The “plot” of Une Femme Mariée – twenty-four hours with a woman between husband and a lover – is… merely a pretext for vertical, in-depth explorations of values, atmospheres, textures; of relationships, lies, ignorance of self, sex-as-communication. For audiences brought up on Hollywood, the style, tempo, and content of the film is maddening … Alienation is caused in the love scenes by fragmentation and in the interview scenes by the use of real time. This prevents conventional identification with the protagonists, rather compelling the viewer, in Brechtian manner, to ponder the social ramifications of the action.
Anticipation of the Night (1958, Stan Brakhage)
Silent film, so I asked the AI chatbot what music the late Brakhage intended me to play while watching, and it said selections from Thumbscrew’s Never Is Enough, which coincidentally I just bought on half-price sale. I played six of the CD’s 9 songs, treating them like chapters of the film.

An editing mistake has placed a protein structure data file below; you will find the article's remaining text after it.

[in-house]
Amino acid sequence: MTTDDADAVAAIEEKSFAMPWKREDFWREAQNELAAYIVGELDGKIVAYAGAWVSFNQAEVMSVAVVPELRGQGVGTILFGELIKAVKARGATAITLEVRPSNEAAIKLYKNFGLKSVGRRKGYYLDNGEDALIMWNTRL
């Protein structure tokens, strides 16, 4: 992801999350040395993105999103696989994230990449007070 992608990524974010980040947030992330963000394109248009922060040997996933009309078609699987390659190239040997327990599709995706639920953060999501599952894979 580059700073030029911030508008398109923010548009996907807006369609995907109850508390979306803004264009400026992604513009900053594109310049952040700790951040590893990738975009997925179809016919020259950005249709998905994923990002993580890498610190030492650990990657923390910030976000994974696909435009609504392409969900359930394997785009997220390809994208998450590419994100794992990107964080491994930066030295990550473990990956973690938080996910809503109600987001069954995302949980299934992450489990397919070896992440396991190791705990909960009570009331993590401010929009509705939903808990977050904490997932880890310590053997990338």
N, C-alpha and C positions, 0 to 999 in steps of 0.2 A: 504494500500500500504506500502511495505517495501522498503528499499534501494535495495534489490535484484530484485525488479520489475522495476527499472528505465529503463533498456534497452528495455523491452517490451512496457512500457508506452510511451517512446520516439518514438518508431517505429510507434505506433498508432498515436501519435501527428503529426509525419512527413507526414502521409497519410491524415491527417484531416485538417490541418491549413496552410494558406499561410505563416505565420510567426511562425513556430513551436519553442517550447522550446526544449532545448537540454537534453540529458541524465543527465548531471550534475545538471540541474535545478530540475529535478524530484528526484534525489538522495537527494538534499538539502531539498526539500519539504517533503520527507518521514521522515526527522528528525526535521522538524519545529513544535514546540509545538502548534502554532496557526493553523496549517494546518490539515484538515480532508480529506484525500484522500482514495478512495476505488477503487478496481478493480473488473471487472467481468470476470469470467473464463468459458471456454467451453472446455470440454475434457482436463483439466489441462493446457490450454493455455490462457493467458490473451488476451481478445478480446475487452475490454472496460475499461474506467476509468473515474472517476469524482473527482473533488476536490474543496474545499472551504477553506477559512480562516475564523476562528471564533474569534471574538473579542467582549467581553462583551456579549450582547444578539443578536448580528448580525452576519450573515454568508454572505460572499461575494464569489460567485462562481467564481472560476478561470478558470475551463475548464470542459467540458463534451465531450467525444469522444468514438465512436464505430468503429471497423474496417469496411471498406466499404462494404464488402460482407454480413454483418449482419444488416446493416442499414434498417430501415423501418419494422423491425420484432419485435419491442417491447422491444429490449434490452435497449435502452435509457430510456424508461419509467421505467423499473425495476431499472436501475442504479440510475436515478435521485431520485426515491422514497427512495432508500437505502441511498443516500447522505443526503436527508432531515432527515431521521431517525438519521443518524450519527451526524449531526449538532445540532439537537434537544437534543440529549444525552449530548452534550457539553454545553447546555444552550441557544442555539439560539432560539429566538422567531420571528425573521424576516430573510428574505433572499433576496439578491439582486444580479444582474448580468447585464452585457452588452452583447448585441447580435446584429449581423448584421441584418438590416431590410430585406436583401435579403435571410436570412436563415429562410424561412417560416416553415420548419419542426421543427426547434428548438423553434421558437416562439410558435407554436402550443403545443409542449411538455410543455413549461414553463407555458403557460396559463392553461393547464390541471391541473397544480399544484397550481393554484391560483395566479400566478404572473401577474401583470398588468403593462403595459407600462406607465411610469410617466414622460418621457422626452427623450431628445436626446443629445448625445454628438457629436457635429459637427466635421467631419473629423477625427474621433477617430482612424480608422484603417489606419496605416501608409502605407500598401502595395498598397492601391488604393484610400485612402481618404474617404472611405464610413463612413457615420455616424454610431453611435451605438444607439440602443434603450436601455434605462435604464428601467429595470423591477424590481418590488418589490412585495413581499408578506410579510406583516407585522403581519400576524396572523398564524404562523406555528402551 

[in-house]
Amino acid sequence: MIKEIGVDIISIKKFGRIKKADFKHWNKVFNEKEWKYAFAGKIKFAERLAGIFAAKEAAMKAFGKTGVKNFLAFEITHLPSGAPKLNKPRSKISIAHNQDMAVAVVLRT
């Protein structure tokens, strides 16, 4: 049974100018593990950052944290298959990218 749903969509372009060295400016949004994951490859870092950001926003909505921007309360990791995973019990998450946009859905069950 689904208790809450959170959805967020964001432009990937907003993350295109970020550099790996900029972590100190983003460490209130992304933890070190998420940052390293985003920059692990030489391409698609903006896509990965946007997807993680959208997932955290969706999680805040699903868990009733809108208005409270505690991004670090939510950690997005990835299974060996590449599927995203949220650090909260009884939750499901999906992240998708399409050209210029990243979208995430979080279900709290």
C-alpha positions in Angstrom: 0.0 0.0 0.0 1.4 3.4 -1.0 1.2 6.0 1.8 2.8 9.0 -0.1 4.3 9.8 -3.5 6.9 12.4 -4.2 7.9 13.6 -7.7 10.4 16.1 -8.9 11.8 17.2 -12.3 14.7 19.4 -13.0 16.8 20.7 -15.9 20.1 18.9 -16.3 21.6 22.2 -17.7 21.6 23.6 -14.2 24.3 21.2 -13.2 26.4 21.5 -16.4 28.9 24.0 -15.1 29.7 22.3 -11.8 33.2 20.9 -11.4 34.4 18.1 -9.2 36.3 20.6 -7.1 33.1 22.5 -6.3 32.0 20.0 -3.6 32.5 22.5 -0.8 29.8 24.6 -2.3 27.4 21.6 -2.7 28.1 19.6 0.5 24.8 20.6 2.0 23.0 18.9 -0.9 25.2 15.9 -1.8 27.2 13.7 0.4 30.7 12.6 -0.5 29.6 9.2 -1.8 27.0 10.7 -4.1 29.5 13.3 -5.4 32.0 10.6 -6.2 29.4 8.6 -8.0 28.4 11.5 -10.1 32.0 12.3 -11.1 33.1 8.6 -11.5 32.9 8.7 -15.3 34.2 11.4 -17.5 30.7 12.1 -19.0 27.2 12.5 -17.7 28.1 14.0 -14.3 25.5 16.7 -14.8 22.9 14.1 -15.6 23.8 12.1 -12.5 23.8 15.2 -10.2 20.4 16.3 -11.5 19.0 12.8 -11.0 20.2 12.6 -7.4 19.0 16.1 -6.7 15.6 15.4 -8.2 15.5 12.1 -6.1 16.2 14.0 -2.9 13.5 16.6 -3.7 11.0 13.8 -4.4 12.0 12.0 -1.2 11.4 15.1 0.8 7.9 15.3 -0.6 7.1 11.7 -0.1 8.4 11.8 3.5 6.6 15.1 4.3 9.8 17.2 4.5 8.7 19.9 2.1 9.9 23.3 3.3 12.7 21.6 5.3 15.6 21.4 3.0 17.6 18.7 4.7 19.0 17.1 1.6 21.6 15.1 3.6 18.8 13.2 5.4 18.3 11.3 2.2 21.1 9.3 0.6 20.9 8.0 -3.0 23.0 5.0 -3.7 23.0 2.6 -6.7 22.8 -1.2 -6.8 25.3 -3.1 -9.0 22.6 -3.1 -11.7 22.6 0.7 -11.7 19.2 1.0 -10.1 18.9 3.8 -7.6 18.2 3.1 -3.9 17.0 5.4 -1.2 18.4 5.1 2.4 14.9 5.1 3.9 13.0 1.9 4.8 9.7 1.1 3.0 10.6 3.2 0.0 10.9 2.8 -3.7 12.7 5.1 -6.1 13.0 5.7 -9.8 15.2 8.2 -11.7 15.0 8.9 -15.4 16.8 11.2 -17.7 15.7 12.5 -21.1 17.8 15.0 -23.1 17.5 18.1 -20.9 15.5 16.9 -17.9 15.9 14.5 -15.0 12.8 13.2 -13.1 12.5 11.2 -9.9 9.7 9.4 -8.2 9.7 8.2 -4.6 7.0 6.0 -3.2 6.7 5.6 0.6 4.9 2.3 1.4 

Light filtering through glass indoors, intercut with wild swinging camera among nighttime street lights, a silhouette figure opens the door and goes on a trip. Suburbs through a car window, but cutting back and forth to the house.
“Never Is Enough”
The figure returns home, tumbles through the yard, sees a rainbow in the garden hose spray, just as I did 15 minutes ago. Awesome transition through color fields to the night streets as the camera walks into a bush, as if the night hides inside the shrubbery. With all the quick intercutting to the dark scenes I’m starting to make sense of the title. The music gets amped when a baby is sighted in the grass, filmed in constant motion and way too close, of course.
“Emojis Have Consequences”